Moving to Munich: Health Insurance Photo: AOK

Moving to Munich: Health Insurance

By  Monday, 6.6.2016, 13:58    Moving to Munich

The German health care insurance system consists of the following three kinds of possible insurances:

Gesetzliche Versicherung (insured by law), which is also known as Pflichtversicherung and is the most common insurance, is most typical coverage as it compulsory for people earning less than €50.850 a year. You have to be insured by a public insurance company that your employer will most likely pick for you if it is your first job in Germany. Your employer will directly take over the payment of the coverage by paying its share and yours through your wage. The rate is set by law at 14.6%. The good news is that what you pay is directly related to what you earn so if you face a sudden decrease in income, the fee will also be lower. If you are moving to Munich with family, the family is also insured. Family members (spouse or children) without an own income source can be co-insured without paying any premium. The contribution rate remains the same for the member, no matter how many family members are co-insured. Self-employed people pay a reduced rate of 14 percent – plus a small, place of residence-dependent additional contribution – if they select a health insurance scheme that does not include a sickness allowance. If you are studying, the public system only costs 80€ until you turn 30 years old or until you finished your 14th semester.

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Freiwillige Versicherung (Voluntary insurance) is basically the same as the above, except that you have to have it if you earn more than the €50.850 a year. You will then pay your share directly to your Krankenkasse (health insurance company) while your employer adds your half to your gross (brutto) salary.

Privatversicherung (private insurance) means that you choose to insured at a private Krankenkasse provided you earn more than 56K€ a year. Private Krankenkassen have more complex offers than public ones in terms of what get covered and so on, so choose wisely. You also get different advantages like reduced waiting time at the clinic or at-home nurses. However, it does come with drawbacks. If you have kids, you have to pay extra for each of them to have them covered. Coming back to the public system after being in the private one is also extremely difficult if not impossible. Also, the older you get, the higher the fee.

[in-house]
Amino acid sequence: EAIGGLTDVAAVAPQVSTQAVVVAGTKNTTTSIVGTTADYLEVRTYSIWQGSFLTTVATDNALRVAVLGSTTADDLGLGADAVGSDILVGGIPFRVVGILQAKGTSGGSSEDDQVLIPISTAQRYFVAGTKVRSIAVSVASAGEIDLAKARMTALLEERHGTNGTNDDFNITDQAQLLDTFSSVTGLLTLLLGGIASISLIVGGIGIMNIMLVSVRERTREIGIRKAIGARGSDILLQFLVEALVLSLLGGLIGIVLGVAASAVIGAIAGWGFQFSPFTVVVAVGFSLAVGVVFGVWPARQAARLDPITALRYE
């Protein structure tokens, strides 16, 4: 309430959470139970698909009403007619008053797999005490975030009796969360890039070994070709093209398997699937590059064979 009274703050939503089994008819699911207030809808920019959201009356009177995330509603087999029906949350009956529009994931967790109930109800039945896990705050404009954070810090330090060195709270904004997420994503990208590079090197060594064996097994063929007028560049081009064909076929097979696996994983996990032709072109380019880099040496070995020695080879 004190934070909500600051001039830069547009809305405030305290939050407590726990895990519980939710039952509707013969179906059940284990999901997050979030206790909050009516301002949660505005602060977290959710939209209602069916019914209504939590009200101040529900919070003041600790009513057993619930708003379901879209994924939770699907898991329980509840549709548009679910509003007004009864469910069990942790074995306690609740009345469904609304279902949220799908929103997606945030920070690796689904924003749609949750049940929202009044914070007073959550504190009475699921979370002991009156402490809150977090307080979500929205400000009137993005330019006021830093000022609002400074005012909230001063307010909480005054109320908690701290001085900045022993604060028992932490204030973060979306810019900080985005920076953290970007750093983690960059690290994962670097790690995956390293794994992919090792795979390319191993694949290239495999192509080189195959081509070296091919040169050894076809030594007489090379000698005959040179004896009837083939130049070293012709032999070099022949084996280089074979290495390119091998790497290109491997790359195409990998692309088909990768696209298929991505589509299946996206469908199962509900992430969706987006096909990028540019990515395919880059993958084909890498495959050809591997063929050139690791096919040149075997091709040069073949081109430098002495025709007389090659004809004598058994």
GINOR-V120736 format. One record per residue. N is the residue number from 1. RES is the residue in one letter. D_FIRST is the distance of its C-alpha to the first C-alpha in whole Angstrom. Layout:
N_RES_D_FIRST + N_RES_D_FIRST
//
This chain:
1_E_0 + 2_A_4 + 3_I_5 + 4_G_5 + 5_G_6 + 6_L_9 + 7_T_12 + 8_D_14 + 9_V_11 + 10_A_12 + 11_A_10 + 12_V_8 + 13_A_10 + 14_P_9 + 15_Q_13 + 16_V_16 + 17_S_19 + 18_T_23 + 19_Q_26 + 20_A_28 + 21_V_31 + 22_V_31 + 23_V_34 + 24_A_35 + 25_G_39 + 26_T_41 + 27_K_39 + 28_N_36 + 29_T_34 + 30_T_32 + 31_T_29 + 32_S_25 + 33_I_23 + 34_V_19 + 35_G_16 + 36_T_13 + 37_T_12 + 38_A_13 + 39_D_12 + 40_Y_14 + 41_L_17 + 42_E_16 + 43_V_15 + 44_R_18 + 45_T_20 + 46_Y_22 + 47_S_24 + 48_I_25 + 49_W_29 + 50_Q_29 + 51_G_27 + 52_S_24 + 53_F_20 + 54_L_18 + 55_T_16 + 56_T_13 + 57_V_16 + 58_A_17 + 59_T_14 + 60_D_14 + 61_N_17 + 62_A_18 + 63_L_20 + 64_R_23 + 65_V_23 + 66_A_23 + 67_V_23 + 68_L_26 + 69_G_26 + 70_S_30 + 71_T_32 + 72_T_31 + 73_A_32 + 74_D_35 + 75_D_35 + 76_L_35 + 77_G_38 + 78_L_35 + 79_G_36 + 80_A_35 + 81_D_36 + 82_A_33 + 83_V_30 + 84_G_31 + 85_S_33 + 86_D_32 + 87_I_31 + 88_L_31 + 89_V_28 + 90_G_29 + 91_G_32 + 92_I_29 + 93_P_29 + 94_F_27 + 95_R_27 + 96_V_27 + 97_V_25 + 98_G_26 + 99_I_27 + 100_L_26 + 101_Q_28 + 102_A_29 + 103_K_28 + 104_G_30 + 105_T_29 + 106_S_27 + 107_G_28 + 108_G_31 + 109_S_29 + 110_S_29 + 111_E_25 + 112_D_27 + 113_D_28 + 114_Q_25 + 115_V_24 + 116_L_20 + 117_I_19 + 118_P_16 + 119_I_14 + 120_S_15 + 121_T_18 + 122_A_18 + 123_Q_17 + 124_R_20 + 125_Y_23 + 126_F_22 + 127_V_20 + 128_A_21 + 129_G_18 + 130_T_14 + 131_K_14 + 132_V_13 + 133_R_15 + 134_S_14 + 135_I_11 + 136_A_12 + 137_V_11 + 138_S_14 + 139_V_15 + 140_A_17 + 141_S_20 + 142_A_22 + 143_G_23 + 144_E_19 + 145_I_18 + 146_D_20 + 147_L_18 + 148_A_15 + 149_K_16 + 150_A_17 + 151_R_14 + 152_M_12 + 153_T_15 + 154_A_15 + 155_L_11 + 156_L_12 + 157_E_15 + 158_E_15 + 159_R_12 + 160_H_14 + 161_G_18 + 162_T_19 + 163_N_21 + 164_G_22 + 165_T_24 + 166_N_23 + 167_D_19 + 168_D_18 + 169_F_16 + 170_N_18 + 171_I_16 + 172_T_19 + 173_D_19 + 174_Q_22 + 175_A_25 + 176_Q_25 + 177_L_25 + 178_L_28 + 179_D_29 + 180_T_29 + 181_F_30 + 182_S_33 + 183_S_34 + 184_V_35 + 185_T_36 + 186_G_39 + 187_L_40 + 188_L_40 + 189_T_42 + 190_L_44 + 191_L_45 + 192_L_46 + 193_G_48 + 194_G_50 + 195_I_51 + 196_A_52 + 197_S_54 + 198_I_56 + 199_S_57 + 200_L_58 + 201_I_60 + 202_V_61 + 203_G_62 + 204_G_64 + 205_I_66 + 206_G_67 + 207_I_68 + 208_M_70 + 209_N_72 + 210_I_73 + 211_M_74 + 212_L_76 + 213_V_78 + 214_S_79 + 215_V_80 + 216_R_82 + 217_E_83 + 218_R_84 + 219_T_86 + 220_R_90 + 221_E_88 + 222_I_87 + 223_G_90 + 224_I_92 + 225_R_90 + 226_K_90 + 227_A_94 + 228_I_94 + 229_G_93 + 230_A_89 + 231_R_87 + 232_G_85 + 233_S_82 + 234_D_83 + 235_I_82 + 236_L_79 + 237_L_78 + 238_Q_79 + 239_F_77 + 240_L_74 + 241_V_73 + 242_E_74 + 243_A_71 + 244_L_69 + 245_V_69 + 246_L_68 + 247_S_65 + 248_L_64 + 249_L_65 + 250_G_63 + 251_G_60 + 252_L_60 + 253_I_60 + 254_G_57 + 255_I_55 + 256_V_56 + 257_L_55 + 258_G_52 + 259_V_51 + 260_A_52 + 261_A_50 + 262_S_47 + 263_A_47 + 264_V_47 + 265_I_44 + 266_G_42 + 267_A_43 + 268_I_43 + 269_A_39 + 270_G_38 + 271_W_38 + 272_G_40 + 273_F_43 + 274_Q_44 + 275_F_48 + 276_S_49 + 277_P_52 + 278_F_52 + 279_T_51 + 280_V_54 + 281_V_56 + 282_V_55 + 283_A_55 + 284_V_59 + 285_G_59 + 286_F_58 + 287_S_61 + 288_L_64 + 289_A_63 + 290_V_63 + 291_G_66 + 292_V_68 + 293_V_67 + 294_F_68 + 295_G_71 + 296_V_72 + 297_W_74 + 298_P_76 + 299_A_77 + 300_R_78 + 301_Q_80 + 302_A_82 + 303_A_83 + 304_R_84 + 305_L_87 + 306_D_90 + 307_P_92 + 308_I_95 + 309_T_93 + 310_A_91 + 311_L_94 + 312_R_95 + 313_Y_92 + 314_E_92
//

Some German Krankenkasses are TKK, AOK and BKK.All in all, depending on your Krankenkasse, you usually pay directly or indirectly minimum 100€ per month to be covered by your health insurance in Germany. Public health insurance plans from the following countries are also valid in Germany:

Member states of the European Union, Bosnia-Herzegovina, Iceland, Israel, Liechtenstein, Morocco, Macedonia, Montenegro, Norway, Switzerland, Serbia, Tunisia and Turkey.

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Germany has signed social security agreements with these countries. With your European Health Insurance Card (EHIC), any medical treatment you require in Germany is covered. Private domestic and foreign health insurance policies from other countries may also be recognised in Germany. You can get further information in English at the official AOK site.

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Vilijam Zufic

Translator (German, Croatian, English), guide and unacknowledged blogging genius. Born and lives in Pula, Istria, Croatia. Educated in Germany, Croatia and the United States, economics graduate. Currently beginning to prepare to train for pulling himself up by his bootstraps. Married with children. Father of Croatia’s greatest football talent. Knows all there is to know about Istria, camping and bratwurst. At the verge of something big with the only German language blog on Istria No sense of humour. Here to meet like-minded people.

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